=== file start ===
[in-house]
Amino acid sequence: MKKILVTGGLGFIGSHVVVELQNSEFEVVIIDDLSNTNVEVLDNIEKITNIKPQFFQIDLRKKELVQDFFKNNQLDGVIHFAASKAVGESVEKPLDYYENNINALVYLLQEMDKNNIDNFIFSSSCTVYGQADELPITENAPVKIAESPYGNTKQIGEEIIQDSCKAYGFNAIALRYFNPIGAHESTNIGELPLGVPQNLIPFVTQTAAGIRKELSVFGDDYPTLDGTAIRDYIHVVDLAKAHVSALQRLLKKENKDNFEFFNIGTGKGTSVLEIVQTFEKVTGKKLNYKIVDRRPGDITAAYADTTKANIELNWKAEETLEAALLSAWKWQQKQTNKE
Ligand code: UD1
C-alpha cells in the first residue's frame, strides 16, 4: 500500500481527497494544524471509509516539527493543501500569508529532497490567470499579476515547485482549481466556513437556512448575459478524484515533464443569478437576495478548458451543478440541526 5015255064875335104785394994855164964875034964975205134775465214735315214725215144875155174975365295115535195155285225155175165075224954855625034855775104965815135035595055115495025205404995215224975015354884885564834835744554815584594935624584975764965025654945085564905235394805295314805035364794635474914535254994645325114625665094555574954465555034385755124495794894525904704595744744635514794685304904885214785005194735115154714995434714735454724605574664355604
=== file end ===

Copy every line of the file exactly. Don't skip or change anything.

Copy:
[in-house]
Amino acid sequence: MKKILVTGGLGFIGSHVVVELQNSEFEVVIIDDLSNTNVEVLDNIEKITNIKPQFFQIDLRKKELVQDFFKNNQLDGVIHFAASKAVGESVEKPLDYYENNINALVYLLQEMDKNNIDNFIFSSSCTVYGQADELPITENAPVKIAESPYGNTKQIGEEIIQDSCKAYGFNAIALRYFNPIGAHESTNIGELPLGVPQNLIPFVTQTAAGIRKELSVFGDDYPTLDGTAIRDYIHVVDLAKAHVSALQRLLKKENKDNFEFFNIGTGKGTSVLEIVQTFEKVTGKKLNYKIVDRRPGDITAAYADTTKANIELNWKAEETLEAALLSAWKWQQKQTNKE
Ligand code: UD1
C-alpha cells in the first residue's frame, strides 16, 4: 500500500481527497494544524471509509516539527493543501500569508529532497490567470499579476515547485482549481466556513437556512448575459478524484515533464443569478437576495478548458451543478440541526 5015255064875335104785394994855164964875034964975205134775465214735315214725215144875155174975365295115535195155285225155175165075224954855625034855775104965815135035595055115495025205404995215224975015354884885564834835744554815584594935624584975764965025654945085564905235394805295314805035364794635474914535254994645325114625665094555574954465555034385755124495794894525904704595744744635514794685304904885214785005194735115154714995434714735454724605574664355604